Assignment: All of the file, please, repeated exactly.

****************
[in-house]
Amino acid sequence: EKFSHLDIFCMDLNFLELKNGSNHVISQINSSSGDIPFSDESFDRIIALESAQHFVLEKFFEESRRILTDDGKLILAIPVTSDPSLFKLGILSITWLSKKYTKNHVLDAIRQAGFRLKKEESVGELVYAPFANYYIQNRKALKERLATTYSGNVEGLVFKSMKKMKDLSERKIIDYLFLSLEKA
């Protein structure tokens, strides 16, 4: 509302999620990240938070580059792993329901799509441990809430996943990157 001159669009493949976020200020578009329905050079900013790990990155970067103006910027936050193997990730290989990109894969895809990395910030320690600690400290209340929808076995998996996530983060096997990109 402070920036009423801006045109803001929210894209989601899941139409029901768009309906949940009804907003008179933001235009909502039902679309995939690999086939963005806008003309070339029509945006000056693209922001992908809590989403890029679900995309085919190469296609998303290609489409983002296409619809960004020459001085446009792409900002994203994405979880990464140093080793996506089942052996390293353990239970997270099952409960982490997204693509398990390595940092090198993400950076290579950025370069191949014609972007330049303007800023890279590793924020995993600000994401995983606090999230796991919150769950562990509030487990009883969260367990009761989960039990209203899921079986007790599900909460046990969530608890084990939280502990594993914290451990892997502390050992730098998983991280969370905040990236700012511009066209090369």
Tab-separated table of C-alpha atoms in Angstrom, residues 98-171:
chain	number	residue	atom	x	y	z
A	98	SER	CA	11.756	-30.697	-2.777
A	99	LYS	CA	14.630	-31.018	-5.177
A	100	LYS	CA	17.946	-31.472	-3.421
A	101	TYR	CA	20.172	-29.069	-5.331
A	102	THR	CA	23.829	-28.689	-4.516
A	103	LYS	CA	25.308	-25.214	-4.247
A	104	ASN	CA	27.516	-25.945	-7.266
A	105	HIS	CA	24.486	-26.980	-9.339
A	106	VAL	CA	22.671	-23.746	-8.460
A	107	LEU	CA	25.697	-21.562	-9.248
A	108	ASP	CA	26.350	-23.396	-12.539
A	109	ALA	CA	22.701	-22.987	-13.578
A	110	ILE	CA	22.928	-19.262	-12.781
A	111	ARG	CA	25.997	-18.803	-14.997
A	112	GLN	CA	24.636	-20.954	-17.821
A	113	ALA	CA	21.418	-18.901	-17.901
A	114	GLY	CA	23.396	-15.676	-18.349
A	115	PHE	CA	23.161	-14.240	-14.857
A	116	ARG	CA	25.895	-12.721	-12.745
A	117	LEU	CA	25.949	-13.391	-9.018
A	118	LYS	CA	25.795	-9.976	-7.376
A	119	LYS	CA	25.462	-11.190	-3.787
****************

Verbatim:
[in-house]
Amino acid sequence: EKFSHLDIFCMDLNFLELKNGSNHVISQINSSSGDIPFSDESFDRIIALESAQHFVLEKFFEESRRILTDDGKLILAIPVTSDPSLFKLGILSITWLSKKYTKNHVLDAIRQAGFRLKKEESVGELVYAPFANYYIQNRKALKERLATTYSGNVEGLVFKSMKKMKDLSERKIIDYLFLSLEKA
């Protein structure tokens, strides 16, 4: 509302999620990240938070580059792993329901799509441990809430996943990157 001159669009493949976020200020578009329905050079900013790990990155970067103006910027936050193997990730290989990109894969895809990395910030320690600690400290209340929808076995998996996530983060096997990109 402070920036009423801006045109803001929210894209989601899941139409029901768009309906949940009804907003008179933001235009909502039902679309995939690999086939963005806008003309070339029509945006000056693209922001992908809590989403890029679900995309085919190469296609998303290609489409983002296409619809960004020459001085446009792409900002994203994405979880990464140093080793996506089942052996390293353990239970997270099952409960982490997204693509398990390595940092090198993400950076290579950025370069191949014609972007330049303007800023890279590793924020995993600000994401995983606090999230796991919150769950562990509030487990009883969260367990009761989960039990209203899921079986007790599900909460046990969530608890084990939280502990594993914290451990892997502390050992730098998983991280969370905040990236700012511009066209090369």
Tab-separated table of C-alpha atoms in Angstrom, residues 98-171:
chain	number	residue	atom	x	y	z
A	98	SER	CA	11.756	-30.697	-2.777
A	99	LYS	CA	14.630	-31.018	-5.177
A	100	LYS	CA	17.946	-31.472	-3.421
A	101	TYR	CA	20.172	-29.069	-5.331
A	102	THR	CA	23.829	-28.689	-4.516
A	103	LYS	CA	25.308	-25.214	-4.247
A	104	ASN	CA	27.516	-25.945	-7.266
A	105	HIS	CA	24.486	-26.980	-9.339
A	106	VAL	CA	22.671	-23.746	-8.460
A	107	LEU	CA	25.697	-21.562	-9.248
A	108	ASP	CA	26.350	-23.396	-12.539
A	109	ALA	CA	22.701	-22.987	-13.578
A	110	ILE	CA	22.928	-19.262	-12.781
A	111	ARG	CA	25.997	-18.803	-14.997
A	112	GLN	CA	24.636	-20.954	-17.821
A	113	ALA	CA	21.418	-18.901	-17.901
A	114	GLY	CA	23.396	-15.676	-18.349
A	115	PHE	CA	23.161	-14.240	-14.857
A	116	ARG	CA	25.895	-12.721	-12.745
A	117	LEU	CA	25.949	-13.391	-9.018
A	118	LYS	CA	25.795	-9.976	-7.376
A	119	LYS	CA	25.462	-11.190	-3.787